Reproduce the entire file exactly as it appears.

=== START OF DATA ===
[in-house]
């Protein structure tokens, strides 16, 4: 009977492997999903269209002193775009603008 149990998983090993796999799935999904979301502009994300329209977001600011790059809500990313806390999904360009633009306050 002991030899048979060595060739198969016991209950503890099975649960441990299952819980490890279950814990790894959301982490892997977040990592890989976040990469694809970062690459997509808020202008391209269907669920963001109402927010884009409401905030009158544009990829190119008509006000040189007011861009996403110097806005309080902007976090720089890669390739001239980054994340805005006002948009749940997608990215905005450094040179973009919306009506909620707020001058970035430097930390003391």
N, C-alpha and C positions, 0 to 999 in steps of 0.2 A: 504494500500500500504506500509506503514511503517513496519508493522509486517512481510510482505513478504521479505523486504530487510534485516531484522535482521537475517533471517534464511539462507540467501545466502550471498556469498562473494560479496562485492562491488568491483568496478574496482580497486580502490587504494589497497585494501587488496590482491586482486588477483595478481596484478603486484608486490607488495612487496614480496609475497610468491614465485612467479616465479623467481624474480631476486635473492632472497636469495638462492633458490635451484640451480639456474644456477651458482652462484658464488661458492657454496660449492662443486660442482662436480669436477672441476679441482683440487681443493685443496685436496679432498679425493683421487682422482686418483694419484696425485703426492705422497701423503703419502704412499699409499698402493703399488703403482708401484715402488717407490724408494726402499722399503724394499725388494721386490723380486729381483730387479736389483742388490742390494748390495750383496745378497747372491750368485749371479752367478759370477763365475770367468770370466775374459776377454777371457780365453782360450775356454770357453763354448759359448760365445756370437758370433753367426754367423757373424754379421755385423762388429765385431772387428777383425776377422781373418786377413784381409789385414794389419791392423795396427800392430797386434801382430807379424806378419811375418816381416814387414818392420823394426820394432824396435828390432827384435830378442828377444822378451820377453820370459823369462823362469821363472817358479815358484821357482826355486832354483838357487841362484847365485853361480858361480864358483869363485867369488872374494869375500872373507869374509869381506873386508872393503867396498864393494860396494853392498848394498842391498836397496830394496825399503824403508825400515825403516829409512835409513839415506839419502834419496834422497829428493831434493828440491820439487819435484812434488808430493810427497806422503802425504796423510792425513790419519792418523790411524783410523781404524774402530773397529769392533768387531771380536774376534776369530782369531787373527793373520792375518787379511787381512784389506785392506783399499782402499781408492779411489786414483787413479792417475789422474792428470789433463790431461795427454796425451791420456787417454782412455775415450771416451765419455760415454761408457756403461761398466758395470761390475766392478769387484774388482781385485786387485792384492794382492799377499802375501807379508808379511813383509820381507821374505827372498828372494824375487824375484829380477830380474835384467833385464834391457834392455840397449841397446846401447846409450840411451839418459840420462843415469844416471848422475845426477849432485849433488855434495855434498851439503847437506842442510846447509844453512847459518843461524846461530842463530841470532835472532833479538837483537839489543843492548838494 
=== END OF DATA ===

[in-house]
């Protein structure tokens, strides 16, 4: 009977492997999903269209002193775009603008 149990998983090993796999799935999904979301502009994300329209977001600011790059809500990313806390999904360009633009306050 002991030899048979060595060739198969016991209950503890099975649960441990299952819980490890279950814990790894959301982490892997977040990592890989976040990469694809970062690459997509808020202008391209269907669920963001109402927010884009409401905030009158544009990829190119008509006000040189007011861009996403110097806005309080902007976090720089890669390739001239980054994340805005006002948009749940997608990215905005450094040179973009919306009506909620707020001058970035430097930390003391």
N, C-alpha and C positions, 0 to 999 in steps of 0.2 A: 504494500500500500504506500509506503514511503517513496519508493522509486517512481510510482505513478504521479505523486504530487510534485516531484522535482521537475517533471517534464511539462507540467501545466502550471498556469498562473494560479496562485492562491488568491483568496478574496482580497486580502490587504494589497497585494501587488496590482491586482486588477483595478481596484478603486484608486490607488495612487496614480496609475497610468491614465485612467479616465479623467481624474480631476486635473492632472497636469495638462492633458490635451484640451480639456474644456477651458482652462484658464488661458492657454496660449492662443486660442482662436480669436477672441476679441482683440487681443493685443496685436496679432498679425493683421487682422482686418483694419484696425485703426492705422497701423503703419502704412499699409499698402493703399488703403482708401484715402488717407490724408494726402499722399503724394499725388494721386490723380486729381483730387479736389483742388490742390494748390495750383496745378497747372491750368485749371479752367478759370477763365475770367468770370466775374459776377454777371457780365453782360450775356454770357453763354448759359448760365445756370437758370433753367426754367423757373424754379421755385423762388429765385431772387428777383425776377422781373418786377413784381409789385414794389419791392423795396427800392430797386434801382430807379424806378419811375418816381416814387414818392420823394426820394432824396435828390432827384435830378442828377444822378451820377453820370459823369462823362469821363472817358479815358484821357482826355486832354483838357487841362484847365485853361480858361480864358483869363485867369488872374494869375500872373507869374509869381506873386508872393503867396498864393494860396494853392498848394498842391498836397496830394496825399503824403508825400515825403516829409512835409513839415506839419502834419496834422497829428493831434493828440491820439487819435484812434488808430493810427497806422503802425504796423510792425513790419519792418523790411524783410523781404524774402530773397529769392533768387531771380536774376534776369530782369531787373527793373520792375518787379511787381512784389506785392506783399499782402499781408492779411489786414483787413479792417475789422474792428470789433463790431461795427454796425451791420456787417454782412455775415450771416451765419455760415454761408457756403461761398466758395470761390475766392478769387484774388482781385485786387485792384492794382492799377499802375501807379508808379511813383509820381507821374505827372498828372494824375487824375484829380477830380474835384467833385464834391457834392455840397449841397446846401447846409450840411451839418459840420462843415469844416471848422475845426477849432485849433488855434495855434498851439503847437506842442510846447509844453512847459518843461524846461530842463530841470532835472532833479538837483537839489543843492548838494 